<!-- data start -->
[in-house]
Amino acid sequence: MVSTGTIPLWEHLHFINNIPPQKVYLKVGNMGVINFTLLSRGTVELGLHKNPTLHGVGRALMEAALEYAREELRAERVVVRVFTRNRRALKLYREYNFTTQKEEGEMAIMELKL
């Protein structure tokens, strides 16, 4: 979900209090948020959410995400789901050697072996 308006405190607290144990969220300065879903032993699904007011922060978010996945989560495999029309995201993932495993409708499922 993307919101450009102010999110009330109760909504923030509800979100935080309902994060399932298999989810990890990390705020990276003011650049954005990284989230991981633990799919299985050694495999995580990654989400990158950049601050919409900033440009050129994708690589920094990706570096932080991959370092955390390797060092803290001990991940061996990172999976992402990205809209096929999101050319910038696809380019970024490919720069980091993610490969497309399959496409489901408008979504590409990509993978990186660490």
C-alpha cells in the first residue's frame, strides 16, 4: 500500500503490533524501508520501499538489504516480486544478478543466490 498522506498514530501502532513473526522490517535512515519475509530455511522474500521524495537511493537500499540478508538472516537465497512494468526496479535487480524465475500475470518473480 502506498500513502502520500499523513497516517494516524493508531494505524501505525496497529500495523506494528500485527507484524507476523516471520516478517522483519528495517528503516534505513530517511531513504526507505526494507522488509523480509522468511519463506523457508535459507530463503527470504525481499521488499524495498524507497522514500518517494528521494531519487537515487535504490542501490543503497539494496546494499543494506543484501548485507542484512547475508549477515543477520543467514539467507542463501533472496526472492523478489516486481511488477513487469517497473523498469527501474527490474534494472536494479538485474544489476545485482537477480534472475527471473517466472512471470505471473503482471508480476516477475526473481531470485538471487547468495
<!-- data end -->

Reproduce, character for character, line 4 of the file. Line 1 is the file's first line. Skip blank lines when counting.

C-alpha cells in the first residue's frame, strides 16, 4: 500500500503490533524501508520501499538489504516480486544478478543466490 498522506498514530501502532513473526522490517535512515519475509530455511522474500521524495537511493537500499540478508538472516537465497512494468526496479535487480524465475500475470518473480 502506498500513502502520500499523513497516517494516524493508531494505524501505525496497529500495523506494528500485527507484524507476523516471520516478517522483519528495517528503516534505513530517511531513504526507505526494507522488509523480509522468511519463506523457508535459507530463503527470504525481499521488499524495498524507497522514500518517494528521494531519487537515487535504490542501490543503497539494496546494499543494506543484501548485507542484512547475508549477515543477520543467514539467507542463501533472496526472492523478489516486481511488477513487469517497473523498469527501474527490474534494472536494479538485474544489476545485482537477480534472475527471473517466472512471470505471473503482471508480476516477475526473481531470485538471487547468495